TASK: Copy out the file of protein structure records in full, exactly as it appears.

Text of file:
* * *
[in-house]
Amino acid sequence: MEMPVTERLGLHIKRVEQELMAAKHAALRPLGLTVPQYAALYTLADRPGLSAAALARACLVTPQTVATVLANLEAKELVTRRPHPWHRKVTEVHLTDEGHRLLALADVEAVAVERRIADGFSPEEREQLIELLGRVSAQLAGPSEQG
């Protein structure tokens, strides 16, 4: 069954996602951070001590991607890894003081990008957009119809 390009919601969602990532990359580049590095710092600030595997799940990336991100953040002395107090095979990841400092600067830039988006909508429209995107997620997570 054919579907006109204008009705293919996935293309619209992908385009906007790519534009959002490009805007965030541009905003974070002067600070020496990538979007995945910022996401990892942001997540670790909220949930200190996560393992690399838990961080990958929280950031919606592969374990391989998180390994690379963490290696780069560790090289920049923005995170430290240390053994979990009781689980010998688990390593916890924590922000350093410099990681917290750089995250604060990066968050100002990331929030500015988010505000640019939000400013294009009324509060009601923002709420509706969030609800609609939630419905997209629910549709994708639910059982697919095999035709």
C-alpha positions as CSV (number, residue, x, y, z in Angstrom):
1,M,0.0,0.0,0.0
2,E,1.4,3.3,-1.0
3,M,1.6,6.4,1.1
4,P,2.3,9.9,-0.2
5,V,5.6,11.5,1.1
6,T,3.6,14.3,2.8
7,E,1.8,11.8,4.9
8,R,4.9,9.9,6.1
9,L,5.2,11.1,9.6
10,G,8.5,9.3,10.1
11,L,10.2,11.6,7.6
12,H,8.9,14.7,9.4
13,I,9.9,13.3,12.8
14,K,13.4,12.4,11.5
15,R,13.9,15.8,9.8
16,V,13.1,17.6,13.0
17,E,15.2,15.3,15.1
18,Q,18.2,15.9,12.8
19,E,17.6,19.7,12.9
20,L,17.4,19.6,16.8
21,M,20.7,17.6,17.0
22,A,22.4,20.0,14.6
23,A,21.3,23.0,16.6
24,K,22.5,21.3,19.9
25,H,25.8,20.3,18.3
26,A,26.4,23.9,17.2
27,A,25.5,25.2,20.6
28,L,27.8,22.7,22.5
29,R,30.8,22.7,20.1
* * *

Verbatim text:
[in-house]
Amino acid sequence: MEMPVTERLGLHIKRVEQELMAAKHAALRPLGLTVPQYAALYTLADRPGLSAAALARACLVTPQTVATVLANLEAKELVTRRPHPWHRKVTEVHLTDEGHRLLALADVEAVAVERRIADGFSPEEREQLIELLGRVSAQLAGPSEQG
């Protein structure tokens, strides 16, 4: 069954996602951070001590991607890894003081990008957009119809 390009919601969602990532990359580049590095710092600030595997799940990336991100953040002395107090095979990841400092600067830039988006909508429209995107997620997570 054919579907006109204008009705293919996935293309619209992908385009906007790519534009959002490009805007965030541009905003974070002067600070020496990538979007995945910022996401990892942001997540670790909220949930200190996560393992690399838990961080990958929280950031919606592969374990391989998180390994690379963490290696780069560790090289920049923005995170430290240390053994979990009781689980010998688990390593916890924590922000350093410099990681917290750089995250604060990066968050100002990331929030500015988010505000640019939000400013294009009324509060009601923002709420509706969030609800609609939630419905997209629910549709994708639910059982697919095999035709």
C-alpha positions as CSV (number, residue, x, y, z in Angstrom):
1,M,0.0,0.0,0.0
2,E,1.4,3.3,-1.0
3,M,1.6,6.4,1.1
4,P,2.3,9.9,-0.2
5,V,5.6,11.5,1.1
6,T,3.6,14.3,2.8
7,E,1.8,11.8,4.9
8,R,4.9,9.9,6.1
9,L,5.2,11.1,9.6
10,G,8.5,9.3,10.1
11,L,10.2,11.6,7.6
12,H,8.9,14.7,9.4
13,I,9.9,13.3,12.8
14,K,13.4,12.4,11.5
15,R,13.9,15.8,9.8
16,V,13.1,17.6,13.0
17,E,15.2,15.3,15.1
18,Q,18.2,15.9,12.8
19,E,17.6,19.7,12.9
20,L,17.4,19.6,16.8
21,M,20.7,17.6,17.0
22,A,22.4,20.0,14.6
23,A,21.3,23.0,16.6
24,K,22.5,21.3,19.9
25,H,25.8,20.3,18.3
26,A,26.4,23.9,17.2
27,A,25.5,25.2,20.6
28,L,27.8,22.7,22.5
29,R,30.8,22.7,20.1